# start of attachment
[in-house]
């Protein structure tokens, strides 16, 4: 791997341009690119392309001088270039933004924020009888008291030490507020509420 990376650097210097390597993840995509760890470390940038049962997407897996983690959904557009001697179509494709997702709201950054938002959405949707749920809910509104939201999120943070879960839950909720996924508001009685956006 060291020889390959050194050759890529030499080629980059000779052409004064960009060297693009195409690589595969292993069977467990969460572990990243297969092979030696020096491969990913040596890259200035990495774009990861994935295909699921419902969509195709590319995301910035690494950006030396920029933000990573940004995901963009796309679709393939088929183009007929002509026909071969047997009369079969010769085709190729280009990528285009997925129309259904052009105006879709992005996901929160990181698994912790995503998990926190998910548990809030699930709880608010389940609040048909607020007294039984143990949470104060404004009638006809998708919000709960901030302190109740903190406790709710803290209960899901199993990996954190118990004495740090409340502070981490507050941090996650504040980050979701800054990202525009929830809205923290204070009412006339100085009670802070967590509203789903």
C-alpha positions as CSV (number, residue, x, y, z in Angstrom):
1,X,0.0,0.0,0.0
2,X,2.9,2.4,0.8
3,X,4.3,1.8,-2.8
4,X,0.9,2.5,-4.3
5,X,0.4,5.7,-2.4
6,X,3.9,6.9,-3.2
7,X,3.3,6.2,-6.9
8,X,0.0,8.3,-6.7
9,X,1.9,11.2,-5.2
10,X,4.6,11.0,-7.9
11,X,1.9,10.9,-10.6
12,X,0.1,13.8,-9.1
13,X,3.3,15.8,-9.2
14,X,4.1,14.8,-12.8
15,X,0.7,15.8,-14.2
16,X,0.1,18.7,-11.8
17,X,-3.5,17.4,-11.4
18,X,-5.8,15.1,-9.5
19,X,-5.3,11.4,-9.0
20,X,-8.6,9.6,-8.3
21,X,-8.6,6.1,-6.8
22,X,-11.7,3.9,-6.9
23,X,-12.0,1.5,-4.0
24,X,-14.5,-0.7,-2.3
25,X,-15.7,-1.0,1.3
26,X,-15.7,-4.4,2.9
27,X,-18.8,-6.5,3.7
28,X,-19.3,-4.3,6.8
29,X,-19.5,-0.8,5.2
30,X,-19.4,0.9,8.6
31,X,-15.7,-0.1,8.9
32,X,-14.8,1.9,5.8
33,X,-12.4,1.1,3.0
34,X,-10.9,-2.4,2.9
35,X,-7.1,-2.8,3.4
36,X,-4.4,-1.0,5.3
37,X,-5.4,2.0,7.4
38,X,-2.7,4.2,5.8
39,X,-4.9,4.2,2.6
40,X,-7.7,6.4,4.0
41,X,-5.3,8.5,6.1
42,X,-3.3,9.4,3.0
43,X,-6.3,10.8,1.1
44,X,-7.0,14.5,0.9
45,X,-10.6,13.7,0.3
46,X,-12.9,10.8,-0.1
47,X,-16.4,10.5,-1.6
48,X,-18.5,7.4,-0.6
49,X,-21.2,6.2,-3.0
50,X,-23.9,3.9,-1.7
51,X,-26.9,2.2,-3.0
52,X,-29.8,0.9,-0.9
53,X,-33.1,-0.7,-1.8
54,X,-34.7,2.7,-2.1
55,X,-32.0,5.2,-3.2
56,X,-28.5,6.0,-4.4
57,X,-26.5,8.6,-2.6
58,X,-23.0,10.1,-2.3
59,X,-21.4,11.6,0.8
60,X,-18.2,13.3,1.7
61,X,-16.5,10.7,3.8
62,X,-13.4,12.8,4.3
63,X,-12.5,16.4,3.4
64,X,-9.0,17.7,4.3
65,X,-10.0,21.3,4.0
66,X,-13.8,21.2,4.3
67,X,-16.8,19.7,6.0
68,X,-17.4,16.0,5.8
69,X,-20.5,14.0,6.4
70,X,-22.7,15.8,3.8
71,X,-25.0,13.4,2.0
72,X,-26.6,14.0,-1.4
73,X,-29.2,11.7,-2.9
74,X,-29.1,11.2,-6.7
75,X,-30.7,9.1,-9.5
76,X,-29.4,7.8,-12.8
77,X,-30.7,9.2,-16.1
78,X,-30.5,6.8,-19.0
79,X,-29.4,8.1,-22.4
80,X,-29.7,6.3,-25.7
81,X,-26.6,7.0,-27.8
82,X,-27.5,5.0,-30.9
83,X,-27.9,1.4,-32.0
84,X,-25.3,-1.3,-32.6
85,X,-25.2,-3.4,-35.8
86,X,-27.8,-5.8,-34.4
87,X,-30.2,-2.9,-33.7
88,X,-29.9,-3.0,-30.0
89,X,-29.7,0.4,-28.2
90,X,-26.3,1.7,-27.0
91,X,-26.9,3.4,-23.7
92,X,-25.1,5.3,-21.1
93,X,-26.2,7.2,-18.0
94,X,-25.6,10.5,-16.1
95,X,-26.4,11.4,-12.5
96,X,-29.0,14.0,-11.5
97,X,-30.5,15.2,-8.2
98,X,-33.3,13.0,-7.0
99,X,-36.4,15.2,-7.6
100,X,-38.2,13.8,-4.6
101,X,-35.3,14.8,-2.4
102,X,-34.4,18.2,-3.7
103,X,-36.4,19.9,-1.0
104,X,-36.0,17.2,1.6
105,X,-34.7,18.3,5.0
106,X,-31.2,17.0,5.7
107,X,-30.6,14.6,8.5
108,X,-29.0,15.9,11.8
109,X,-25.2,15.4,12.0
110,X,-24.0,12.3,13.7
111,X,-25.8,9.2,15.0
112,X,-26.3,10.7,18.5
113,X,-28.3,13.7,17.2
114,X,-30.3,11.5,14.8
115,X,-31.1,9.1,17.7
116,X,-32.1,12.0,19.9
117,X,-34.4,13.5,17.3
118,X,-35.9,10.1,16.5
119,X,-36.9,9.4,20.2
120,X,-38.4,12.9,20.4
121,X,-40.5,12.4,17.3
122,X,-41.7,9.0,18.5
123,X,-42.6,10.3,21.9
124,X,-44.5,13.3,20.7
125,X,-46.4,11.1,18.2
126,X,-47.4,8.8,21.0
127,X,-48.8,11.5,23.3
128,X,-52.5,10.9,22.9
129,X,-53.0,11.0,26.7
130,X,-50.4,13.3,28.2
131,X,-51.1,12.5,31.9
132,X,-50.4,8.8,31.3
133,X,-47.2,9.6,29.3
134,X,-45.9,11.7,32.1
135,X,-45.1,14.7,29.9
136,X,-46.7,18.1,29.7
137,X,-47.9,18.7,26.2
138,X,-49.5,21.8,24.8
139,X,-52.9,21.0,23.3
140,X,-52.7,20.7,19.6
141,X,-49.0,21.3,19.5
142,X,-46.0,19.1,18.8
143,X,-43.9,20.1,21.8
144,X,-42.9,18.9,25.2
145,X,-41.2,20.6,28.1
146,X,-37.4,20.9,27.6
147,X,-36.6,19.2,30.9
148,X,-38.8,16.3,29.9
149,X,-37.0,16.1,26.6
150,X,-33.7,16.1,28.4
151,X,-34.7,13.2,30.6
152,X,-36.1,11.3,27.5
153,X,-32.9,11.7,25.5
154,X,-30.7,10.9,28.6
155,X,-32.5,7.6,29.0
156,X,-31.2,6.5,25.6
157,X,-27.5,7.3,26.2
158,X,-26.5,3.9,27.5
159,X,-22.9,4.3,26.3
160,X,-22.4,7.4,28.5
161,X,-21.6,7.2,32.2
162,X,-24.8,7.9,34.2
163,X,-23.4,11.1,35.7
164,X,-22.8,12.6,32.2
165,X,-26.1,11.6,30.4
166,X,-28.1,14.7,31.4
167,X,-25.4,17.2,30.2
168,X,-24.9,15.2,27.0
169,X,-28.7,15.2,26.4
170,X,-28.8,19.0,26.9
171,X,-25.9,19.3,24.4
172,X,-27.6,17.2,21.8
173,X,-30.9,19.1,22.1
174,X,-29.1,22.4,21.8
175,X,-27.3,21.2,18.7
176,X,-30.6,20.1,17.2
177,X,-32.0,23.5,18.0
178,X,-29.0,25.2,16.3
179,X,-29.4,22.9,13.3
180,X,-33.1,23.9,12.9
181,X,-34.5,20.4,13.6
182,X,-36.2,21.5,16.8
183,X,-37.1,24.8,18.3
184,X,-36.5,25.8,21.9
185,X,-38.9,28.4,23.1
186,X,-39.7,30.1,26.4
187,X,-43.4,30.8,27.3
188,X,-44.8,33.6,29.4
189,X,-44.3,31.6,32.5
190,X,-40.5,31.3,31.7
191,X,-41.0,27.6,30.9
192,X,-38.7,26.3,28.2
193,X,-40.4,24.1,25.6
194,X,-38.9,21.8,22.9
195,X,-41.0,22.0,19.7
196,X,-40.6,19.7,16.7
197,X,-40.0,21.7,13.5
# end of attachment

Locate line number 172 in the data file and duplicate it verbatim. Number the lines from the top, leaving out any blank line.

169,X,-28.7,15.2,26.4